Walter Held, The People’s Front in France, New International, April 1936, pp.36-40.
Transcribed by Ted Crawford.
Marked up by Einde O’Callaghan for the Marxists’ Internet Archive.
THE CENTER of gravity of the international class struggle is today located in France. There too the democratic constitutional form of government has begun to shake, the governments have a continually briefer term of life, parliament falls into increasing discreditment, the number of unemployed rises from month to month, the steadily deepening agrarian crisis threatens countless peasants with ruin, despair spreads among the urban petty bourgeois strata – to all of which is being added the frightful pressure of the immediate war danger. The masses are seeking a way out they enter into movements, mass demonstrations, strikes. Armed disputes, guerrilla battles between Fascists and sections of the labor movement have left their mark on the inner-political picture of France for the last two years. All these are unmistakable signs of the fact that the period of the stable, “pacifist”, constitutional-democratic development of France has finally passed. Ever more threateningly is the French nation confronted with the Either–Or: the smashing of capitalism, the victory of the revolutionary proletariat and the establishment of its dictatorship, thereby opening a new chain of revolutions in Europe, or the victory of the extreme reaction in its most horrible, revolting form, the victory over the labor movement and all democracy of those sections of the petty bourgeoisie and the slum proletariat which have been infuriated to the utmost, who are most decayed – a victory whose fruits fall into the lap of monopoly capitalism and which flings back the entire nation to the ideological state of despotic barbarism, a victory which strengthens the existence of the already functioning Fascist states and draws other lands into its orbit (Belgium, Holland, Spain, Switzerland).
The serious observer of French politics, who desires the victory of the French proletariat, is therefore faced with answering the following questions: Is the French proletariat conscious of the import of this decisive struggle: Are its organizations pursuing such a policy which would make a victory probable? Have the French workers’ parties drawn the lessons of the terrible proletarian defeats of the last decade? Numerous are the voices which reply affirmatively by referring to the “People’s Front”. For does not this People’s Front realize not only the proletarian united front, but also the united front of the proletariat with the petty bourgeoisie? Let us therefore see what is actually involved in this “People’s Front” which can already look back upon more than a year’s history.
The French People’s Front is composed of the (parliamentarily) strongest bourgeois party, the Radical Socialists, the socialist and communist parties, plus the trade unions and a number of small Left wing bourgeois groupings. The Radical party deserves, at the outset, a more detailed consideration, for its essence reflects the whole People’s Front. The Radical Socialist party proclaims itself the heir of the Great French Revolution, and so it is in the sense that it has always loyally served the class of the bourgeoisie and its state which emerged victoriously from this revolution. Only, times have meanwhile changed, and with them also people. The bourgeoisie which fought against oppressive feudalism and absolutism became, many generations ago, the oppressive imperialist bourgeoisie. And whom doesn’t the French bourgeoisie oppress! Indonesians, Arabs, Berbers, Riff Kabyls, Negroes, Indians, etc., as well as proletarians and the lower strata of the petty bourgeoisie of the country itself, are given a taste of the harsh fist of the victor of 1789. In harmony with the altered character of the bourgeoisie, the Radical party has become one of its most corrupt instruments of domination. The party, by means of its verbose glorification of the Great Revolution in economically peaceful times, did have its hands above all on the petty bourgeois and the peasant, yet without representing the present-day or the future interests of the lower layers of these classes. That is why the latter inexorably developed an antagonism towards it during the crisis.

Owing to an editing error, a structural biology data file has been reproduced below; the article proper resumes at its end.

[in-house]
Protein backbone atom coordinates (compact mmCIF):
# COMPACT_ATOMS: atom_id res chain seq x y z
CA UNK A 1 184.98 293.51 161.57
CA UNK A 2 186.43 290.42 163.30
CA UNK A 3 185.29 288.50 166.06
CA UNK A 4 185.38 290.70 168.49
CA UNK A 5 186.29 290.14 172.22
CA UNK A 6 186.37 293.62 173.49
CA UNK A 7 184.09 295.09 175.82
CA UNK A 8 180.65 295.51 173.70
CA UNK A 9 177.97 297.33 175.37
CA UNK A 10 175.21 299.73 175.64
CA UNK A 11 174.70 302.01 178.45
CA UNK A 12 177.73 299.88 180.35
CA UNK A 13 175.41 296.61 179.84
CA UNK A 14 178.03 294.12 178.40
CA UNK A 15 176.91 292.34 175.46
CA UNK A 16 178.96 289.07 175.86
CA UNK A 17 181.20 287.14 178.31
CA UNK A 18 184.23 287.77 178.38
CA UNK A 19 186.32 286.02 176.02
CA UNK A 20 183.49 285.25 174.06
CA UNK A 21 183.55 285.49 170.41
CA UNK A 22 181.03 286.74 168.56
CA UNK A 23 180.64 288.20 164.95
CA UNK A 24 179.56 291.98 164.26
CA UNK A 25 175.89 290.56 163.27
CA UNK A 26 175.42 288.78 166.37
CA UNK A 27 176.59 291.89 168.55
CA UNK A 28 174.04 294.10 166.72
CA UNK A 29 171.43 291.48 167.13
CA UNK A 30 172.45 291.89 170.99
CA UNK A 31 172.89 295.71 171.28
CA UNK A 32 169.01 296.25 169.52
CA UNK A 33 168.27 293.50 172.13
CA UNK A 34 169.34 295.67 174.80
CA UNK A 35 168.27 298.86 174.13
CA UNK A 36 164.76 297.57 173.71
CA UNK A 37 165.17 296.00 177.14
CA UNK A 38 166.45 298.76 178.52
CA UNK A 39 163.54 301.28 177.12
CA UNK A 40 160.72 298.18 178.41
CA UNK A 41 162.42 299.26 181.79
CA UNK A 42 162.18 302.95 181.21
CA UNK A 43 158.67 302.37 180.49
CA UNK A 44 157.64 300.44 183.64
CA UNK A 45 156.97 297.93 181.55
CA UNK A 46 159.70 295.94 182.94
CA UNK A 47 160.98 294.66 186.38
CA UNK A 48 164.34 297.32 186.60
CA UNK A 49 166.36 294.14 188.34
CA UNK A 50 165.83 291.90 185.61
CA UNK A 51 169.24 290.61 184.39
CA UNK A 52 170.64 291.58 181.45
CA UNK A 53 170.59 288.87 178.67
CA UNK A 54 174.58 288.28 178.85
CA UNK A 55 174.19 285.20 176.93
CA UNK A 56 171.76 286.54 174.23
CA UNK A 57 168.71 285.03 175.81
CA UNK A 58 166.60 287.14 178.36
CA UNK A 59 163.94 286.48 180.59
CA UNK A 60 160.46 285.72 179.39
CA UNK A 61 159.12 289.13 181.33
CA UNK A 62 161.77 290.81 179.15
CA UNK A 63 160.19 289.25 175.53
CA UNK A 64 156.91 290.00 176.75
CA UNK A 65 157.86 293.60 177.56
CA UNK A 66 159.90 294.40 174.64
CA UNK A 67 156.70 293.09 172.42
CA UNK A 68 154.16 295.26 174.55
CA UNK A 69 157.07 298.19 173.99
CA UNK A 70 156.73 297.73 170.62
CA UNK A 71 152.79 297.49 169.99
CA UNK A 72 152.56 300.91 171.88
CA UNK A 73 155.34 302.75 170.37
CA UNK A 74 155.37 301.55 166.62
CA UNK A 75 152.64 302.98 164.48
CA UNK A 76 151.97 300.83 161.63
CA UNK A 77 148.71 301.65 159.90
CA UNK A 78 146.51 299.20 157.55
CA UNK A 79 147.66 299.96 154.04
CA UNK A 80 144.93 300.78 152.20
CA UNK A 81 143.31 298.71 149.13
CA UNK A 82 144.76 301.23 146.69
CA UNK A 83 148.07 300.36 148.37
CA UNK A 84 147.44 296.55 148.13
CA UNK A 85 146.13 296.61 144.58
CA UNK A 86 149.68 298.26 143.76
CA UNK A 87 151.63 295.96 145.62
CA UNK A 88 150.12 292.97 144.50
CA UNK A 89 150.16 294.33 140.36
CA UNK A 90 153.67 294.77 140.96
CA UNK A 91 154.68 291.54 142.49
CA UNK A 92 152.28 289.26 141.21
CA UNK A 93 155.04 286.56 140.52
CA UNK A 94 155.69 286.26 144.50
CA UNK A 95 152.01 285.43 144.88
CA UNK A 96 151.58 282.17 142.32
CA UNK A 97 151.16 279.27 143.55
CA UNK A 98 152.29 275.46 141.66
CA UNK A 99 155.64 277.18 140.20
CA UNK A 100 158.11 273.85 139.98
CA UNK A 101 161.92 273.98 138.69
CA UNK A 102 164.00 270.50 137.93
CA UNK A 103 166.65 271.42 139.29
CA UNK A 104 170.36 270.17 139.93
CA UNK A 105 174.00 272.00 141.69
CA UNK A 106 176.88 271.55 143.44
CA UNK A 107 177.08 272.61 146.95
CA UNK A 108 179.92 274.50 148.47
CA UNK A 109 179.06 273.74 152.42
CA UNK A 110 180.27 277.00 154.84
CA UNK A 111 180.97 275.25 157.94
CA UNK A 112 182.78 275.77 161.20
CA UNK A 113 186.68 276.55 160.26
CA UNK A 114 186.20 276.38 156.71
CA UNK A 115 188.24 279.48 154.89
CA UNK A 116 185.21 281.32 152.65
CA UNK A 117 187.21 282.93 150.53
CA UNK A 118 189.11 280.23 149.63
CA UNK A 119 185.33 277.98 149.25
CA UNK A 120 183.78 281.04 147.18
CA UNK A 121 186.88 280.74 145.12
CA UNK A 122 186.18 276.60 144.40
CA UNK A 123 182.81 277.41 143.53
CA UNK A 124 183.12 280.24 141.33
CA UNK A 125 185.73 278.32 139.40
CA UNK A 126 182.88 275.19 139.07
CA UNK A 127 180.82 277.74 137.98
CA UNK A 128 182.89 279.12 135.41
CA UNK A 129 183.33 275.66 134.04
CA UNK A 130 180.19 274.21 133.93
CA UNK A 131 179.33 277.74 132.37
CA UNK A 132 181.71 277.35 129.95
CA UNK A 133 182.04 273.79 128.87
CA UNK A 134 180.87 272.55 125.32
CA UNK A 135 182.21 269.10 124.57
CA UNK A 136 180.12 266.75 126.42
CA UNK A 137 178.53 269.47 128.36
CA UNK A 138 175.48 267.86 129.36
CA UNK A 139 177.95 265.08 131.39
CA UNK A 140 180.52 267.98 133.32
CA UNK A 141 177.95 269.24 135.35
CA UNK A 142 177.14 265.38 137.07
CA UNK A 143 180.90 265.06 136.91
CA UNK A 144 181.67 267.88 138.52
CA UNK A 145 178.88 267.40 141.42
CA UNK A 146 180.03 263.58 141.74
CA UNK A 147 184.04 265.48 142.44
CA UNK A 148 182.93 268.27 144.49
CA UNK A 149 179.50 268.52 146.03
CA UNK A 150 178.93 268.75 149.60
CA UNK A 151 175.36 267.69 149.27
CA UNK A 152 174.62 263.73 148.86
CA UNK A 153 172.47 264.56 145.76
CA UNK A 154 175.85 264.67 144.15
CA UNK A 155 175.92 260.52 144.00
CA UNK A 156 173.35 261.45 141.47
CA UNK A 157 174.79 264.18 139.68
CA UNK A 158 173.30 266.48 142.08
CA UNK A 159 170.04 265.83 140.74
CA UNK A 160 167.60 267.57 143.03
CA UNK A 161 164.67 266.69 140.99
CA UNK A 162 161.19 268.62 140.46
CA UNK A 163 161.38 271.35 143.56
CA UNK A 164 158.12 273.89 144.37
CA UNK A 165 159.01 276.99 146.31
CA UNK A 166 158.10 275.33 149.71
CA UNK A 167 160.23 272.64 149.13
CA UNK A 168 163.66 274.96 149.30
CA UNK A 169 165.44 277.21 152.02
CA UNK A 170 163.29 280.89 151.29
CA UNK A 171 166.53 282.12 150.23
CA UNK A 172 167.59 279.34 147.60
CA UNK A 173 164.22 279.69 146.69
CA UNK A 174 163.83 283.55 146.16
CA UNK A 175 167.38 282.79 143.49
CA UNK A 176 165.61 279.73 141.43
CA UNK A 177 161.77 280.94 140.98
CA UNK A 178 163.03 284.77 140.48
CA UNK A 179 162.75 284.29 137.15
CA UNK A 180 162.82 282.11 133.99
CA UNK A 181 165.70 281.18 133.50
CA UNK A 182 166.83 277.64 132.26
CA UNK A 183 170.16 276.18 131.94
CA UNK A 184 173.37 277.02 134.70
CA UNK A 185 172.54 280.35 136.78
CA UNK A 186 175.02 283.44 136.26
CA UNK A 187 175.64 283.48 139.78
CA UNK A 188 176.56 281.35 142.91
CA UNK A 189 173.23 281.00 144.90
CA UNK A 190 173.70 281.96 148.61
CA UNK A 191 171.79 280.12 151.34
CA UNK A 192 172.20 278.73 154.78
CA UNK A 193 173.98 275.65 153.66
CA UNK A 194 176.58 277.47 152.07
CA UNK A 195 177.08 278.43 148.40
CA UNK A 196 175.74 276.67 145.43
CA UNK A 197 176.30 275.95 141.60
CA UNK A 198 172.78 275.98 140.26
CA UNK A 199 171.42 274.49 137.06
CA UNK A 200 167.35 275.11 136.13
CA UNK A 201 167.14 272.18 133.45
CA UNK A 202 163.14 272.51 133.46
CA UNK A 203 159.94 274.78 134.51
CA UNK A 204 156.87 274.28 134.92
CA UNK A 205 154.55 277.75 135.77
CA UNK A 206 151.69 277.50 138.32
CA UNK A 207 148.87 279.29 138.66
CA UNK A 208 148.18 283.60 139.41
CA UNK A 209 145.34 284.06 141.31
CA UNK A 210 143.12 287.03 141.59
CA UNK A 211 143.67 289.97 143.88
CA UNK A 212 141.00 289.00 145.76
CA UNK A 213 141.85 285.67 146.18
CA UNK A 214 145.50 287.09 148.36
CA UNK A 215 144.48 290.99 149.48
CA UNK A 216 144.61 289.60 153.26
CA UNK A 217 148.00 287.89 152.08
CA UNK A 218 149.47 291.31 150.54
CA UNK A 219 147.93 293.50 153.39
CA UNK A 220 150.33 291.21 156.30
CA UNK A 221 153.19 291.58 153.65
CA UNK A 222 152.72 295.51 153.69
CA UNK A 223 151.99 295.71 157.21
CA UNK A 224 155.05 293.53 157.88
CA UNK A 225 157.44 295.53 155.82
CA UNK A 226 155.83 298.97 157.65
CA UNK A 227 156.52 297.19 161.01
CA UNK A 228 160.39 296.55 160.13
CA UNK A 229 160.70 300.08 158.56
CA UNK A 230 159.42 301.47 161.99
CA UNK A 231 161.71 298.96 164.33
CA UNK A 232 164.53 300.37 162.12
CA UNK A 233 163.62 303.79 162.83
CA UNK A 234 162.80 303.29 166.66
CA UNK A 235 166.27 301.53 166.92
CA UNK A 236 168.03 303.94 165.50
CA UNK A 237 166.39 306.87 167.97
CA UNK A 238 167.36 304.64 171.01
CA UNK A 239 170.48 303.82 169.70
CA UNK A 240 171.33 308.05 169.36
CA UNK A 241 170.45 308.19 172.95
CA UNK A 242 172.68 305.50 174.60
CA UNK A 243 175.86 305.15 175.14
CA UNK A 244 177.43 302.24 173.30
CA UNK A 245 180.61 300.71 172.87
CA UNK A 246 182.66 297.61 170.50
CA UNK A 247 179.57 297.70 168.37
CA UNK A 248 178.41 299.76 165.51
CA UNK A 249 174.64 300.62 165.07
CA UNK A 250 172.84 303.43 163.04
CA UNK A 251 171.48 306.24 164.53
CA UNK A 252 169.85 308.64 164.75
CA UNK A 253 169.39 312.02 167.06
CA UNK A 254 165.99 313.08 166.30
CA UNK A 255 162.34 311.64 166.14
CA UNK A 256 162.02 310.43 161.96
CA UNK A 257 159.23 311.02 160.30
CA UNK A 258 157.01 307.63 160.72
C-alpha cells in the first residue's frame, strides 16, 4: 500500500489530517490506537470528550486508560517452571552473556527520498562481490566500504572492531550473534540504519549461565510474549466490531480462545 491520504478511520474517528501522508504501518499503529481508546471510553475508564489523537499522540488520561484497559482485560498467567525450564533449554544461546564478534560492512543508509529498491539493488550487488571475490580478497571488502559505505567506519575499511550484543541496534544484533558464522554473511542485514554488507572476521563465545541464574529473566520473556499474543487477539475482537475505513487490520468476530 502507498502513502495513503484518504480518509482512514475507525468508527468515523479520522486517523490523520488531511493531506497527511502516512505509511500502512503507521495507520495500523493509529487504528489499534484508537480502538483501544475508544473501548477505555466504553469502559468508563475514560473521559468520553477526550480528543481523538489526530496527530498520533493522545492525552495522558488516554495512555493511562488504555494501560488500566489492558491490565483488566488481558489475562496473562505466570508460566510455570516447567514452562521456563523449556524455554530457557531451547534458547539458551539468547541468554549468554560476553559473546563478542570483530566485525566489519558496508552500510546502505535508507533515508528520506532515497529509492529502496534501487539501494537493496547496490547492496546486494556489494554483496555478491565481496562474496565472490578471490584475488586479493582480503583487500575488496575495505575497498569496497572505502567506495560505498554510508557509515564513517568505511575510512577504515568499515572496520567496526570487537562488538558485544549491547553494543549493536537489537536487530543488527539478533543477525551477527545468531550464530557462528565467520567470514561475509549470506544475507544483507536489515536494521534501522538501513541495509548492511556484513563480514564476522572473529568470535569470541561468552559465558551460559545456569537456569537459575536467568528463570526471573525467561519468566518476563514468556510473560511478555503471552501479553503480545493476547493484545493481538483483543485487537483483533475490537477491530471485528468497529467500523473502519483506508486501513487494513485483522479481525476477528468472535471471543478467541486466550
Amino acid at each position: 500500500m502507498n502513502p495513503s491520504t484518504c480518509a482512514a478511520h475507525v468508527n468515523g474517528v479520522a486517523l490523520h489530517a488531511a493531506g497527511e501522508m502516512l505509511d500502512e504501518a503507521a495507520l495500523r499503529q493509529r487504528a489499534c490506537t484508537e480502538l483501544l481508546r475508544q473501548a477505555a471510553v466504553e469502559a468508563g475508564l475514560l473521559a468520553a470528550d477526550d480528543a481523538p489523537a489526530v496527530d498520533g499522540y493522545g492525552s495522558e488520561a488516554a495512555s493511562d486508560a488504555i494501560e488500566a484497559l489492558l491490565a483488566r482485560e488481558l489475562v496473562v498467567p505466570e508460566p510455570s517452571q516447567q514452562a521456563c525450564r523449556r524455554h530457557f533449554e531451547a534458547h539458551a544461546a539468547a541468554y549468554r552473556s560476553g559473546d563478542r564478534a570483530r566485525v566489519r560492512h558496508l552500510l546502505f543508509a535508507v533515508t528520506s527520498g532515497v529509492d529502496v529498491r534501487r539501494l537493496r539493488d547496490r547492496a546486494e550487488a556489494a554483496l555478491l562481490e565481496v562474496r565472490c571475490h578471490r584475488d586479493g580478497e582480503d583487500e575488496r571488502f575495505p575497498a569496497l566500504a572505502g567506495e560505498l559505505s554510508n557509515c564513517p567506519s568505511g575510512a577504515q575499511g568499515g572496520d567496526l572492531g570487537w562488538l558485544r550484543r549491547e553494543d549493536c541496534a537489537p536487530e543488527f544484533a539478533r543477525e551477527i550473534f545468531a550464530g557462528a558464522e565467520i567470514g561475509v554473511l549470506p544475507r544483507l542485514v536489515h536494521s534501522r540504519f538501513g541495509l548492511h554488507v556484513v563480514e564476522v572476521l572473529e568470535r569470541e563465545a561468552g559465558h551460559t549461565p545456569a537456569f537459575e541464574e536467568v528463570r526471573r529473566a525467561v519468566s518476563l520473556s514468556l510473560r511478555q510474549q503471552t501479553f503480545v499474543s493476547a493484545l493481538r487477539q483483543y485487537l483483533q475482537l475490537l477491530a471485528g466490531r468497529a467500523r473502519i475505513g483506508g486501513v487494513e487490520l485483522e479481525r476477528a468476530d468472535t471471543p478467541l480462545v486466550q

Let us outline here in a few strokes the recent history of the Radical party. During the World War, its lust for annexation knew no bounds. Not even the demand for the withdrawal from the left bank of the Rhine sufficed for it. It signed the Versailles Treaty with a complete sense of responsibility, and at the beginning, it likewise supported the policy of the occupation of the Ruhr. In 1925 it was a Radical government which conducted the shameful colonial war in Morocco and the present “Radical” government of Sarraut is giving the insurrectionary people of Syria doses of grapeshot. The domestic role of the Radicals is no less glorious. The same Sarraut was Minister of the Interior in the Doumergue cabinet after the miserable capitulation of the likewise Radical Daladier government to the Fascist stroke on February 6, 1934. On February 9, several thousand communist workers rallied in Paris for a counter-demonstration; M. Sarraut’s police fired into their ranks; results, five dead. And M. Paganon, the “Radical” Minister of the Interior of the Laval government followed in Sarraut’s footsteps: more workers’ blood was shed by the Radicals in Brest and Toulon in the Summer of 1935. It has come to the point where the party is involved in virtually all the corruption scandals of the Third Republic, which constitute the perennial agitational material of the Fascists and royalists against the parliamentary system. That was the case as far back as the end of the last century. In a letter to Kautsky, Engels wrote on January 28, 1889: “The Radicals, in their haste to get into the government, have made themselves the slaves of opportunism and corruption and thereby fairly nurtured Boulangism.” Things are no better to this day; they have grown worse, as the Stavisky affair, above all, plainly showed.